No charges against the citizen.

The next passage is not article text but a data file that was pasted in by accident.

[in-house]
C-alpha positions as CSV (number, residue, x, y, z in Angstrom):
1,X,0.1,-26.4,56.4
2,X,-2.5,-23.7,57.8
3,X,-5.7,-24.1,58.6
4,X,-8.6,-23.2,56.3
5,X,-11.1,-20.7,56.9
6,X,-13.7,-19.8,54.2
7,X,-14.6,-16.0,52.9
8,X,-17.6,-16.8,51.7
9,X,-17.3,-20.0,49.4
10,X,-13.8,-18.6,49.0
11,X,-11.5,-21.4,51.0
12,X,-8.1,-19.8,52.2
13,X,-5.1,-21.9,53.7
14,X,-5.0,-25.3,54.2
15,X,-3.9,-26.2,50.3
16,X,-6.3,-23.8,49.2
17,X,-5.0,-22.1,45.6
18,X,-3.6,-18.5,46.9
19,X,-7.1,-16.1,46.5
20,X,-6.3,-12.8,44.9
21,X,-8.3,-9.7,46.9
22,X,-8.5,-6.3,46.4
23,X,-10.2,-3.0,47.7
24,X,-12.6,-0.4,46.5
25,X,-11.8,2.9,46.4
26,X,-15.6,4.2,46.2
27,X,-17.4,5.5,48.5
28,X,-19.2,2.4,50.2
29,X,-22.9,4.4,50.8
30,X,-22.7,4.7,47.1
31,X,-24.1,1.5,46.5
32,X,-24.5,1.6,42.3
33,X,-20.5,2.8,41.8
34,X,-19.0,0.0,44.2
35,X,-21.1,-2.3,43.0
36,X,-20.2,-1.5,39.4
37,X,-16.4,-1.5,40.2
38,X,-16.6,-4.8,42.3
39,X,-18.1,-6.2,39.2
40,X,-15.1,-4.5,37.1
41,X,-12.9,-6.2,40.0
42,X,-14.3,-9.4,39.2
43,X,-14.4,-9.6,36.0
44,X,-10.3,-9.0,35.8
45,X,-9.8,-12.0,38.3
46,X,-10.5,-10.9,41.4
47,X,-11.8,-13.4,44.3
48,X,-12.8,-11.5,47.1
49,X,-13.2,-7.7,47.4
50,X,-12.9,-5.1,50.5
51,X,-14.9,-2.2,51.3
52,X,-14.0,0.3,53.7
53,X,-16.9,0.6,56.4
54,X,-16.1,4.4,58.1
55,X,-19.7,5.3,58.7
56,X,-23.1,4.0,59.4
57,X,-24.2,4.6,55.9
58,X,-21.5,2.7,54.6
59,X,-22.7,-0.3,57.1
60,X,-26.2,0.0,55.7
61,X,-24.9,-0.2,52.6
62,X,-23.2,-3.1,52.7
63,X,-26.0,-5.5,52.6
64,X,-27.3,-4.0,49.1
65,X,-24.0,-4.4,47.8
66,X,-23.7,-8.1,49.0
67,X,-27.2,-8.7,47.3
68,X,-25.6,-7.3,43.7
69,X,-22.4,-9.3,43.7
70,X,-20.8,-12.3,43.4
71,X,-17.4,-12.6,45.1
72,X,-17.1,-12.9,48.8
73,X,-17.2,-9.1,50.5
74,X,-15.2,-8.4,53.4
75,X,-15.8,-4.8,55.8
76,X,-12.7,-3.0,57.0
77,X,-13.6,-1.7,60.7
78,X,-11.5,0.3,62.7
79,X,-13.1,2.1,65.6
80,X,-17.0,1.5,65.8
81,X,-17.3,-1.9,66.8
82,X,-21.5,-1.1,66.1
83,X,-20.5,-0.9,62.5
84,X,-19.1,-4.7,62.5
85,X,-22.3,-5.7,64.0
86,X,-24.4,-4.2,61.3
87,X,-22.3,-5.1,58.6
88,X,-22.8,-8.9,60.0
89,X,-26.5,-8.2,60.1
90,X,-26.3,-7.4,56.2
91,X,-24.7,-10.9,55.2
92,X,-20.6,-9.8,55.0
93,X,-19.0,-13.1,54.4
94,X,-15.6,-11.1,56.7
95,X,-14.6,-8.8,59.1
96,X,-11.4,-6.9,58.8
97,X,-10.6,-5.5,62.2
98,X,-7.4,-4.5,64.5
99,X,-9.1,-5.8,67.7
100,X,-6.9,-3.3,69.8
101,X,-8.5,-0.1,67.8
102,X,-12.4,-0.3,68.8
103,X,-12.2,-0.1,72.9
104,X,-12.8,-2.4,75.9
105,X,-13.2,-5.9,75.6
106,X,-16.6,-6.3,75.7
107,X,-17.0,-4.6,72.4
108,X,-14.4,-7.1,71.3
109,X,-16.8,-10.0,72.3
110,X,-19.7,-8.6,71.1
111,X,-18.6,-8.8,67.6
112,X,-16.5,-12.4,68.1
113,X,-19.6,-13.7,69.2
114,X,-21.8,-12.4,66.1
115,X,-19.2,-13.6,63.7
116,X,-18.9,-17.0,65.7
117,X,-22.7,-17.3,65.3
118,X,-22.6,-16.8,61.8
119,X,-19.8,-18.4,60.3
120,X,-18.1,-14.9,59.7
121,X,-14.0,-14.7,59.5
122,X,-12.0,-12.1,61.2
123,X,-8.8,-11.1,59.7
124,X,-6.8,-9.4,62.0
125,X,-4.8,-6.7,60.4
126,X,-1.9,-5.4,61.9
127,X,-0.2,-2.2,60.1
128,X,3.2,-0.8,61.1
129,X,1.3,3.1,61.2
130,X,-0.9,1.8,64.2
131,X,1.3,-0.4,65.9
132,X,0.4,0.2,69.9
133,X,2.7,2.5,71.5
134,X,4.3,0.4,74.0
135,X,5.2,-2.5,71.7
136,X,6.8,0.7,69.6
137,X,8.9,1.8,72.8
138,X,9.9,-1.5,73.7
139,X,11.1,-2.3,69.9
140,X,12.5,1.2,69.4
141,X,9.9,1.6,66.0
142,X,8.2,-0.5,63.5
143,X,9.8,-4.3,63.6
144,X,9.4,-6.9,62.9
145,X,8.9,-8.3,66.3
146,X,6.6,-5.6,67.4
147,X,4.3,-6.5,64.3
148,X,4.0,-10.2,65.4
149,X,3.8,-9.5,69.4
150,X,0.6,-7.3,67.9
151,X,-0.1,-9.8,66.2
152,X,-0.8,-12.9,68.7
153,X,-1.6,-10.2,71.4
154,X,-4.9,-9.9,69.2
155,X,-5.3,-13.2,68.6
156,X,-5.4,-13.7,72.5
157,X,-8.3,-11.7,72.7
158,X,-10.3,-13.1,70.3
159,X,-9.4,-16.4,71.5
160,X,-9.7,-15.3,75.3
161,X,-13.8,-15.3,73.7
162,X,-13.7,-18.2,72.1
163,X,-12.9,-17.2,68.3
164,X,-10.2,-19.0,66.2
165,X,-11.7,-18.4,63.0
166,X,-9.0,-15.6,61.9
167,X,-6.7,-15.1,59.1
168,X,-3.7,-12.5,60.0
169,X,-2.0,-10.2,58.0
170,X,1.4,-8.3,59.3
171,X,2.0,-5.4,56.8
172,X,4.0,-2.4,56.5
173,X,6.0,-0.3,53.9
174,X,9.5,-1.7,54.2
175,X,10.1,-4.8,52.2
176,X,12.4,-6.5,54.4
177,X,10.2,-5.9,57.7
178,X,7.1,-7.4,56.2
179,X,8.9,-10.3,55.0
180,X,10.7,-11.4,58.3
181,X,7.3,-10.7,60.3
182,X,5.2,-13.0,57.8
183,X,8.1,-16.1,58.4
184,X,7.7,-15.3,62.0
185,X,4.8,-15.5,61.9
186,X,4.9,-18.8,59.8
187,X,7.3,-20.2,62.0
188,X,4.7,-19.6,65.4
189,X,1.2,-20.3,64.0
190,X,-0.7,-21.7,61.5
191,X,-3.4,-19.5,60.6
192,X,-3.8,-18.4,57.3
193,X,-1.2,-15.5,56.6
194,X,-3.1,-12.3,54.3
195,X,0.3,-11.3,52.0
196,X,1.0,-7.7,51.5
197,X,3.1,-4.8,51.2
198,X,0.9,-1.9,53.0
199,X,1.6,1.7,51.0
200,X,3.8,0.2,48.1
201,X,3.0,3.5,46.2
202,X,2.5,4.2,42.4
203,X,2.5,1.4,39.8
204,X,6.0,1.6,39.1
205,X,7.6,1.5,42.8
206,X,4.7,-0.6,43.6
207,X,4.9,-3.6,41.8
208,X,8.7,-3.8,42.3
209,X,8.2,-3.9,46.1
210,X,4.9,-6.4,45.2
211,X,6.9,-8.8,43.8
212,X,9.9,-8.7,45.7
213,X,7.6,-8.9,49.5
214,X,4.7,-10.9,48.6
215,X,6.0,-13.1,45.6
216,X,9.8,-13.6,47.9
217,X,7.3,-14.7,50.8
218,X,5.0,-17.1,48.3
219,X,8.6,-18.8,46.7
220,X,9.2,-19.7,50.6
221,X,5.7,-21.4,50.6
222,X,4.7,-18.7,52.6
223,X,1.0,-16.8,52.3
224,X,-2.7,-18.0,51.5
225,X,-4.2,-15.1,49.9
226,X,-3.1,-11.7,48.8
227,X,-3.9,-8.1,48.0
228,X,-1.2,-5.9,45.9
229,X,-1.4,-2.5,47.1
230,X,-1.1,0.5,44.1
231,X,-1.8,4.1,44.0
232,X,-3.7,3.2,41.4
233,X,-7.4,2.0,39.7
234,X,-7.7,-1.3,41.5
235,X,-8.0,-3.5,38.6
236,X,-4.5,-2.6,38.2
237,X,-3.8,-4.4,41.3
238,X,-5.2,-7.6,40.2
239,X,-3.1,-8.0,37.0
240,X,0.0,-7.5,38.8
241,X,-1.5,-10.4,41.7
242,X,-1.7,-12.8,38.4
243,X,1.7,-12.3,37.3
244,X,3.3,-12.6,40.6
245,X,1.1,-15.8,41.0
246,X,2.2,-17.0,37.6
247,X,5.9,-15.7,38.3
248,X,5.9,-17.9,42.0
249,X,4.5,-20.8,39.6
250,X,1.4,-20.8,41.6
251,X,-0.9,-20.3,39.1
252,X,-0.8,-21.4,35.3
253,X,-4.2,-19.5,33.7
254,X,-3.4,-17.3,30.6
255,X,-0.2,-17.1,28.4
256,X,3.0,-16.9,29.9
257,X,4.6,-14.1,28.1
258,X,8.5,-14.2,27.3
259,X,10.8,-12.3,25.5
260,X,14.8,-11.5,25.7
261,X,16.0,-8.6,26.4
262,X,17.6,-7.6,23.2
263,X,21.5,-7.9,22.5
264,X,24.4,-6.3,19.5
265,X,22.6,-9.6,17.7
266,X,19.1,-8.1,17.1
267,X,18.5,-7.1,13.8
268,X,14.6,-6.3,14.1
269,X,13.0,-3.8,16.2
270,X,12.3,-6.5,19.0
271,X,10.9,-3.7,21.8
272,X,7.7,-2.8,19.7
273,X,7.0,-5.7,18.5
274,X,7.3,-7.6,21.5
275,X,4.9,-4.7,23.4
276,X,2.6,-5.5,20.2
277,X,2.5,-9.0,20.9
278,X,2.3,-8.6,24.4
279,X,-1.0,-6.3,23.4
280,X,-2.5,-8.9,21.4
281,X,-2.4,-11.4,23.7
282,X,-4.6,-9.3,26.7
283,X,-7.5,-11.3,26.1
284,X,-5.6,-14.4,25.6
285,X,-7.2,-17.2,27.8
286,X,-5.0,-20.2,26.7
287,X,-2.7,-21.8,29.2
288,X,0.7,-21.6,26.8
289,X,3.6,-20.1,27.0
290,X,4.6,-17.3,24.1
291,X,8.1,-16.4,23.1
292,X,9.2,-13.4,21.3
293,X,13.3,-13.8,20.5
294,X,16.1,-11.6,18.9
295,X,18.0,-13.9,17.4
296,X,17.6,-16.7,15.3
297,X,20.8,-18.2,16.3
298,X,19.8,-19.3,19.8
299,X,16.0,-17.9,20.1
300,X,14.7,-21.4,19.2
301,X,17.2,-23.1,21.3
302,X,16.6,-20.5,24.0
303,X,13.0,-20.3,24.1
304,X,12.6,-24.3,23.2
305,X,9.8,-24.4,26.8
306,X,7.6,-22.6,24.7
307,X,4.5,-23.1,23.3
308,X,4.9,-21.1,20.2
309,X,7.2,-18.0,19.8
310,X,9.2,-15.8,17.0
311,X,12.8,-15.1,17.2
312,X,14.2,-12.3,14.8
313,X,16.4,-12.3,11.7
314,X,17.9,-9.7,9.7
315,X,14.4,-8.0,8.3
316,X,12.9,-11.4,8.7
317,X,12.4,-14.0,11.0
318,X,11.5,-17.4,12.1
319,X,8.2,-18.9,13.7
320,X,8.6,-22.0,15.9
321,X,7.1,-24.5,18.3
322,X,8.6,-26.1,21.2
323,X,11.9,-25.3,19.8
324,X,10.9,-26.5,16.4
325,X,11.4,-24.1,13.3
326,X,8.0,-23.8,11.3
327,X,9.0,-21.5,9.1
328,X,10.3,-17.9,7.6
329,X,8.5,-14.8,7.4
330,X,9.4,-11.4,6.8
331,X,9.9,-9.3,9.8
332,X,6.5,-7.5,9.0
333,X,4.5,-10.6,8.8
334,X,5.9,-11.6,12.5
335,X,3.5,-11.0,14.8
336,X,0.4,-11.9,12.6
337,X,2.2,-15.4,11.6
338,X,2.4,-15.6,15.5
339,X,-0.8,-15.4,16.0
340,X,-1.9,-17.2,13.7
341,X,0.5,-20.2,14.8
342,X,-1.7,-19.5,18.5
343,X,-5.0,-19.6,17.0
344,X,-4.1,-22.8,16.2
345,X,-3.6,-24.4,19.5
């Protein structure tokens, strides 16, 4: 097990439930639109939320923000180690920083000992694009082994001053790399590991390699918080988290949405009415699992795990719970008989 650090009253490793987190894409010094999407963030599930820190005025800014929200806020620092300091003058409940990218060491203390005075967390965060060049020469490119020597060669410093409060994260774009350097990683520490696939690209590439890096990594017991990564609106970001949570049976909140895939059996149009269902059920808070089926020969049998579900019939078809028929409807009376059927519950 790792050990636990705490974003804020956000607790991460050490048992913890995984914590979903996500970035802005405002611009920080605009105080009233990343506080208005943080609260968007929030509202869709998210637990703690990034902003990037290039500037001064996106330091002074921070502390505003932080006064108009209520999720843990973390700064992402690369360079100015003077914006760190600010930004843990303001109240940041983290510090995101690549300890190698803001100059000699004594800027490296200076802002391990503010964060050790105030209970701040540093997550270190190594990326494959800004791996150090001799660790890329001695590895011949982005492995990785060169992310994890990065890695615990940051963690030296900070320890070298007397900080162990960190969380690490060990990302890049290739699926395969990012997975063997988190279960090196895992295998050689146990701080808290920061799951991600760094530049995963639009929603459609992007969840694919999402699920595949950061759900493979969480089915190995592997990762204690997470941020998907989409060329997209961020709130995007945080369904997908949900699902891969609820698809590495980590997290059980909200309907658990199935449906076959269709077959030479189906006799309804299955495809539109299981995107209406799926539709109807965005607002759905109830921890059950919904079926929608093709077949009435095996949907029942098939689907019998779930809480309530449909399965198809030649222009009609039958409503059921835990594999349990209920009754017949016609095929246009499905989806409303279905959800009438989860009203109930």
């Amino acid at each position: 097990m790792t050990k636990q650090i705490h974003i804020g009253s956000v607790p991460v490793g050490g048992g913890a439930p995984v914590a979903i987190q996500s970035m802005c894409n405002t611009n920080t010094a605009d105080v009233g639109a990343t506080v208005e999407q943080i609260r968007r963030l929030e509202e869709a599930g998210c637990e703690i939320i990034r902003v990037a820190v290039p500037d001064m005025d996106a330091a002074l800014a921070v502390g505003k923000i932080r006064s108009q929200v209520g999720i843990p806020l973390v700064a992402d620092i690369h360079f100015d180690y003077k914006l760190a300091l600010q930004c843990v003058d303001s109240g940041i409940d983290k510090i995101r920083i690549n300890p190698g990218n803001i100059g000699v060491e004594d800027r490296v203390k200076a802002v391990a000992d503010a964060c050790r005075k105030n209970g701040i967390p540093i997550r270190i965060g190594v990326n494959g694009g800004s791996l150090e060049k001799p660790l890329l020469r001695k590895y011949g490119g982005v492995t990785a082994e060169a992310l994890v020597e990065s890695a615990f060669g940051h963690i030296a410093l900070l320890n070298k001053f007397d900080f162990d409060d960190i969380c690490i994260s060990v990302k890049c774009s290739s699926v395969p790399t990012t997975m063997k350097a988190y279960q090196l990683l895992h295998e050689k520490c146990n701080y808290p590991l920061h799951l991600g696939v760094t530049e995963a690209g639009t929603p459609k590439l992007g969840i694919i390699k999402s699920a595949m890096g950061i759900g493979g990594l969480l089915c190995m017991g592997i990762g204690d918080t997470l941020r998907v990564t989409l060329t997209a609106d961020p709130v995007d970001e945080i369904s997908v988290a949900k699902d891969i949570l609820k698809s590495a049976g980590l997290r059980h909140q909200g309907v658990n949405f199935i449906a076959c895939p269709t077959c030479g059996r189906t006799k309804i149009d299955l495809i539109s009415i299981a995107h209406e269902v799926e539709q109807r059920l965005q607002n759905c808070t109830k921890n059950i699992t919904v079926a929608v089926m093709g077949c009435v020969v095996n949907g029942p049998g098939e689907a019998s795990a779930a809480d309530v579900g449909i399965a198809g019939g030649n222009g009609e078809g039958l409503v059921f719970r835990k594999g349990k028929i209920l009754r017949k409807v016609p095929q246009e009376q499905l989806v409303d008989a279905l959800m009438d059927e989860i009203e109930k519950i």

I recently had to change four O2 sensors on my ’04 Ram 2500 rust bucket. Having changed O2 sensors many times on other vehicles, I thought it would be relatively easy, especially since the truck has lots of ground clearance (no jacking necessary). Well, after several days soaking with penetrating oil, and heating with MAPP gas torch, I managed to break the O2 sensor socket wrench. I kept at it with two different newer sockets, and a hose clamp to keep the socket from splaying out and breaking. After repeated attempts with MAPP gas, I got one of the four sensors out. The others would not let go. I don’t have an oxyacetylene torch (cost & space restraints), but I had heard of oxygen/Mapp gas torches. BernzOmatic used to make them, and there are others making them now. So I ordered one. It came without cylinders, so I went to the Home Centers, and found that the small disposable oxygen cylinders are hard to come by. I finally found some. I tried using this tool, and kept at it for a few more days, without success. So after weeks working on this, I finally gave in and brought the truck to a local garage that I have used before, and trust. The owner (who thinks shade tree mechanics are OK) was confident they could do it, and agreed to use the sensors I already bought. They succeeded and charged a reasonable amount. Lesson learned? I also changed the 16 spark plugs and wires, since the plugs were badly fouled from the defective sensors. The truck now runs great.